The development of carbon metrics for buildings and cities is understood here as a basis for the quantitative determination of GHG emissions, combined with the aim of assessing them. Assessment can be undertaken by comparing carbon metrics with absolute or relative benchmarks.
A carbon metric can be understood as a standard of measurement of GHG emissions. It is based on transparent, verifiable, traceable, and reliable GHG accounting and assessment at all scales. Such standards are usually developed by a larger group of actors in which scientists as well as representatives of other interested parties are involved, including from politics and industry, as well as consumers and non-governmental organisations. Examples of relevant international standards in the context are shown in Table 1. In addition to the examples mentioned, the principles and rules for a carbon performance assessment based on the determination of a 100-year global warming potential (GWP 100) of emitted GHGs are also part of European standards for the environmental performance assessment of construction works, developed in the context of CEN TC 350.1
|ISO 14064-1: 2018||Greenhouse gases—Part 1: Specification with guidance at the organization level for quantification and reporting of greenhouse gas emissions and removals||Describes how organisations (e.g. real estate development companies and property investment funds) can report and communicate greenhouse gas emissions|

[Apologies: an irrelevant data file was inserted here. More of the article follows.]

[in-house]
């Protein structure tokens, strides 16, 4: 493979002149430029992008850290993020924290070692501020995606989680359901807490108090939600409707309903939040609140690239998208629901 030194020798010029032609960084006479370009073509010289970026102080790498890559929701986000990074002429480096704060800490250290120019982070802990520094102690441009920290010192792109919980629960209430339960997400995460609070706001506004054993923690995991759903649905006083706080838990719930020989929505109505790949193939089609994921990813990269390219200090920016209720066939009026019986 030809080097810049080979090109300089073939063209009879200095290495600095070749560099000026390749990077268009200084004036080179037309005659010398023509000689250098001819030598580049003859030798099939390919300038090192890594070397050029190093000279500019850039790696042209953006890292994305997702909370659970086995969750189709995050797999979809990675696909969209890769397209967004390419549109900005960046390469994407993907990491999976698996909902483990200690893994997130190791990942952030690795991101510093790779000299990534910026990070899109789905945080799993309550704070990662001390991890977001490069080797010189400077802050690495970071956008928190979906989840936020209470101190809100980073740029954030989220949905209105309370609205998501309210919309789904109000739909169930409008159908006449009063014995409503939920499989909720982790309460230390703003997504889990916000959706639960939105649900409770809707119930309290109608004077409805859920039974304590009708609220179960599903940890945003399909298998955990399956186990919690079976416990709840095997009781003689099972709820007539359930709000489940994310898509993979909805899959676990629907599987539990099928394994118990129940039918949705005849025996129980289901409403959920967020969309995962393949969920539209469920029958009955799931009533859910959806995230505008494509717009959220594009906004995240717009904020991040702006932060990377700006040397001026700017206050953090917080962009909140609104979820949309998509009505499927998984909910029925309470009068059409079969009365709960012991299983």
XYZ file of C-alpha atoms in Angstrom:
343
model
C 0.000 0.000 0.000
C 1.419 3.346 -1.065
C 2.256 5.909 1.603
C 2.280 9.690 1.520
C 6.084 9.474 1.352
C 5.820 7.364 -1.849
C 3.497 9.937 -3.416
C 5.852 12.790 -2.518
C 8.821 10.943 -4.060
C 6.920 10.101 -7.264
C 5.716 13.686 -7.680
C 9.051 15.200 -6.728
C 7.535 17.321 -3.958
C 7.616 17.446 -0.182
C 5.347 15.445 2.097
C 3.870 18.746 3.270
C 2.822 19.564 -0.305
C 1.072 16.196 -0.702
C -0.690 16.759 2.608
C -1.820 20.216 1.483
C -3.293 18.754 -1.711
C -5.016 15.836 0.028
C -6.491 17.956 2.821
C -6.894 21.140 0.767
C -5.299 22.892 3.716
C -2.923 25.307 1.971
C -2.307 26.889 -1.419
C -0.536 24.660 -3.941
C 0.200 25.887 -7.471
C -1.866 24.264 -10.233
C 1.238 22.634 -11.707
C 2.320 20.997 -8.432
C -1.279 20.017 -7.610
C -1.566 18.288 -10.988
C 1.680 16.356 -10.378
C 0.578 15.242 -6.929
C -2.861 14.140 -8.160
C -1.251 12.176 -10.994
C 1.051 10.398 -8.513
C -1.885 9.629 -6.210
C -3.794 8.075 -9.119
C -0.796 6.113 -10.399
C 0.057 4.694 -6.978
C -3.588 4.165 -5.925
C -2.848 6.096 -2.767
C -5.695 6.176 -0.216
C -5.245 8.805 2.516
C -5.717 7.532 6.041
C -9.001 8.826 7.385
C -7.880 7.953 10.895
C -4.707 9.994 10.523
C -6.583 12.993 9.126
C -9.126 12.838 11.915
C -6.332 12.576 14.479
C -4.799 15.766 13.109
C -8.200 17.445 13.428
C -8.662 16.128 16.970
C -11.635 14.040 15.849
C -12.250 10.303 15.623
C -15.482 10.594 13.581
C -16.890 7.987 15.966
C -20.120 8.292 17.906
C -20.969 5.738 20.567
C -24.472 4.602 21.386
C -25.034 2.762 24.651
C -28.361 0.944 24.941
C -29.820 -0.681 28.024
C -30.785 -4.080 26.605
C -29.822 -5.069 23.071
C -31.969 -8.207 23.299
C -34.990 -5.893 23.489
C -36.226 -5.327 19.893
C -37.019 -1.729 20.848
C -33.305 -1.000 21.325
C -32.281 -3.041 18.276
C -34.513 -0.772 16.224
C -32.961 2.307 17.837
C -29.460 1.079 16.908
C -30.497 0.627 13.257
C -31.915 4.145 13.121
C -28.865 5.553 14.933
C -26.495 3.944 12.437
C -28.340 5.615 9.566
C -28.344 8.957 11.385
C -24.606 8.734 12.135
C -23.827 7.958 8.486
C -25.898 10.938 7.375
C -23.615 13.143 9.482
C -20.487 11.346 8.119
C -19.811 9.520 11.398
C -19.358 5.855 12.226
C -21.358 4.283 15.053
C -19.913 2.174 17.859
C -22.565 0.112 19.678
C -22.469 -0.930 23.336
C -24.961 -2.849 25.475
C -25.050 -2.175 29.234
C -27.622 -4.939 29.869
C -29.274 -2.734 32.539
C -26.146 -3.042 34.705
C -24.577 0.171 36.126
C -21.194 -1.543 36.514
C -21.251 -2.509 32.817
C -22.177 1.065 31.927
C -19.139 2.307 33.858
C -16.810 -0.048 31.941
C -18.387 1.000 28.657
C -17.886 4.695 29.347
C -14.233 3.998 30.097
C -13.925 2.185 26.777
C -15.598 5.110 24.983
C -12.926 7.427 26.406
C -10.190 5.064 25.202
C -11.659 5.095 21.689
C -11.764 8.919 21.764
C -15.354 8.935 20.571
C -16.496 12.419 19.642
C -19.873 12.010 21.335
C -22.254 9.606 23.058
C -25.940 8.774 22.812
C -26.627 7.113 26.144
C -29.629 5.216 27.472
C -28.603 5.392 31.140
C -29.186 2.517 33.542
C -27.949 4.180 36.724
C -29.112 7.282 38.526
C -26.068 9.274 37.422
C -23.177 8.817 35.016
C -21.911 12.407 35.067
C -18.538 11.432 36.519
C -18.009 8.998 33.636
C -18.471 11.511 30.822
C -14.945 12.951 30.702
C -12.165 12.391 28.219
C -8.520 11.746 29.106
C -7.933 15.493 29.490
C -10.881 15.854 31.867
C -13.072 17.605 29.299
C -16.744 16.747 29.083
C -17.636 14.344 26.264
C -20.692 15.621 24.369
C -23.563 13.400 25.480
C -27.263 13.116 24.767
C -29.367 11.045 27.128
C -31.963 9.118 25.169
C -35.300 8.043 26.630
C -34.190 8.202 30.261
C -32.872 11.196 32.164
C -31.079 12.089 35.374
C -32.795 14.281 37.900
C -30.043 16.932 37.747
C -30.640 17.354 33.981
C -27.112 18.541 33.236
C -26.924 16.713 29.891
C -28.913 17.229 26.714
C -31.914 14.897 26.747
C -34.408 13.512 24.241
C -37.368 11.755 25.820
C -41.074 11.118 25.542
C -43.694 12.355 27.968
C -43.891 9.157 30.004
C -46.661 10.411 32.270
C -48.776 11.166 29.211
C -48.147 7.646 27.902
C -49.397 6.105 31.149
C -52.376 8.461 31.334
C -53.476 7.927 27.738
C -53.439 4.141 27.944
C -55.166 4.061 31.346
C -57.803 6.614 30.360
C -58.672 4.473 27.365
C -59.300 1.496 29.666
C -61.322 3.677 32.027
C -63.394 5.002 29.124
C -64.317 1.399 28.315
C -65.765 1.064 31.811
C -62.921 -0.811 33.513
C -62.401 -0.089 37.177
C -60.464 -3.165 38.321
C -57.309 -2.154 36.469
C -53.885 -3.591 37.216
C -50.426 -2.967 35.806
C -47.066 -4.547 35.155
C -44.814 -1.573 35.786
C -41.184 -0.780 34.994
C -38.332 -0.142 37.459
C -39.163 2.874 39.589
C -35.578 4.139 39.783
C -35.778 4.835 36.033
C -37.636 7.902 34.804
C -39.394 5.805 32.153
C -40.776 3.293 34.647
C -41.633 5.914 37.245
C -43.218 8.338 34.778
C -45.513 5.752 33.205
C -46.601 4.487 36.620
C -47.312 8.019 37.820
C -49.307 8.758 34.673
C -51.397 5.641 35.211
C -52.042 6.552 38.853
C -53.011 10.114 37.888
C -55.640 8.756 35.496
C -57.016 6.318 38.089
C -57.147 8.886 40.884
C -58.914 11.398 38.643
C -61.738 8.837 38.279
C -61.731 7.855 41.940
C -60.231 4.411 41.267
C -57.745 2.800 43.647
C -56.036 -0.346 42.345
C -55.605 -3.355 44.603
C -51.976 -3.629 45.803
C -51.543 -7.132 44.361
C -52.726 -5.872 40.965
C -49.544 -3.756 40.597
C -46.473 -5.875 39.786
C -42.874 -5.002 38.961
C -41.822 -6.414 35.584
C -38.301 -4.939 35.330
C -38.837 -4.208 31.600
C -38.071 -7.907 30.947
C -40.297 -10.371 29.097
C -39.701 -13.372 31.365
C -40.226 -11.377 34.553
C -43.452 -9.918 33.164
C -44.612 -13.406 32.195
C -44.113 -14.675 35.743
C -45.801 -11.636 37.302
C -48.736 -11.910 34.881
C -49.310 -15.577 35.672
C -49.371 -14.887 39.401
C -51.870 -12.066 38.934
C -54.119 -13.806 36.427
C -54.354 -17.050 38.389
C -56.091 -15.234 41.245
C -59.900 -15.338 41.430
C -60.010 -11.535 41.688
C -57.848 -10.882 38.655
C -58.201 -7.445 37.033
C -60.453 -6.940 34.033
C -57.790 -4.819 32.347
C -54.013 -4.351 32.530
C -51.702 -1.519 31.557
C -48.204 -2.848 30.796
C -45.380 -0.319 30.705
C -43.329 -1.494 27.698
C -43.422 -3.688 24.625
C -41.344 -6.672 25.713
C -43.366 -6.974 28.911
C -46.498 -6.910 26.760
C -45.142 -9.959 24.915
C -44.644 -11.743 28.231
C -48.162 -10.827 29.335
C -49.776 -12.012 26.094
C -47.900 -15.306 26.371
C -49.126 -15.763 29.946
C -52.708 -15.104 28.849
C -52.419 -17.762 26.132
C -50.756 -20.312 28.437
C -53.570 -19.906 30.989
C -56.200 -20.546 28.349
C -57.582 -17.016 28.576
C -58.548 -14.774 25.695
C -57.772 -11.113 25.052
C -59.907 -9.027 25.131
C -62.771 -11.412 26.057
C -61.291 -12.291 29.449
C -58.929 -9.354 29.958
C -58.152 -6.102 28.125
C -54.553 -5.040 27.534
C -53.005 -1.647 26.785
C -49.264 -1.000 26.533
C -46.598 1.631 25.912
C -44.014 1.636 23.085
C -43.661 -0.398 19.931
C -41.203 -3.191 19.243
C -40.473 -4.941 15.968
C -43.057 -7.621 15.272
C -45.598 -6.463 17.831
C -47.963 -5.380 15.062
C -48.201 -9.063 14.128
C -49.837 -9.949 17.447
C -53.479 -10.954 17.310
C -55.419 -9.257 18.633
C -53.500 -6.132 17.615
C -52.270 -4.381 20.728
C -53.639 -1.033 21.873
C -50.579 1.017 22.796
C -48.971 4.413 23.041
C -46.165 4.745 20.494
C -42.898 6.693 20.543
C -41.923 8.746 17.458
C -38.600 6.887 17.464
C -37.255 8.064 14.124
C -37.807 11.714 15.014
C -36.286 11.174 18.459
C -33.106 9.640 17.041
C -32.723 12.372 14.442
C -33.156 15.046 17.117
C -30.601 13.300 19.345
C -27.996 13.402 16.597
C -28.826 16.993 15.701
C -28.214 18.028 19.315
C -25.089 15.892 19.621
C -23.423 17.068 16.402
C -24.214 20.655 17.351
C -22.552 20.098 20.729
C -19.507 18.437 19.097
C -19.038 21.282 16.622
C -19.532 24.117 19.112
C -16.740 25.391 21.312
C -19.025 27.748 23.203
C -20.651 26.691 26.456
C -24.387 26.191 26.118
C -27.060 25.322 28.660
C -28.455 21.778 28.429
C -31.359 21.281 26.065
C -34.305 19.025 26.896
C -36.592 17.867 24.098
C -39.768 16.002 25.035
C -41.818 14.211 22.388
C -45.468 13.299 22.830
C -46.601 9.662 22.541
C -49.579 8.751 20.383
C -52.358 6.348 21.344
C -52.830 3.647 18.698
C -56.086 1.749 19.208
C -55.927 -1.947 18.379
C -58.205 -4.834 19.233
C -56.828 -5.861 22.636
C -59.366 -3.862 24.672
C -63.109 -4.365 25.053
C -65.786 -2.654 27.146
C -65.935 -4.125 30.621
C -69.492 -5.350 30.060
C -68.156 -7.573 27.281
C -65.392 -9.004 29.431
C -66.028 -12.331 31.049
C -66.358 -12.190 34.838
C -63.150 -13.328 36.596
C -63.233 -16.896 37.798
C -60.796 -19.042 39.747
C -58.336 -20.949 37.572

|ISO 21929-1: 2011||Sustainability in building construction—Sustainability indicators—Part 1: Framework for the development of indicators and a core set of indicators for buildings||Lists global warming as a main indicator in assessing the contribution of buildings to sustainable development; points to the consequences of climate change in other dimensions of sustainability|
|ISO 14067: 2018||Greenhouse gases—Carbon footprint of products—Requirements and guidelines for quantification||Applicable to products of all kinds|
|ISO 21931: 2010 (in revision)||Sustainability in building construction—Framework for methods of assessment of the environmental performance of construction works—Part 1: Buildings||Formulates building-specific requirements for the life-cycle assessment of buildings, including in relation to GWP 100 indicator|
|ISO 16745-1: 2017||Sustainability in buildings and civil engineering works—Carbon metric of an existing building during use stage—Part 1: Calculation, reporting and communication||Specially developed for determining GHG emissions during the use phase of buildings|
|ISO 16745-2: 2017||Sustainability in buildings and civil engineering works—Carbon metric of an existing building during use stage—Part 2: Verification||Specifies the requirements for the verification of a carbon metric calculation for GHG emissions of an existing building during the use stage|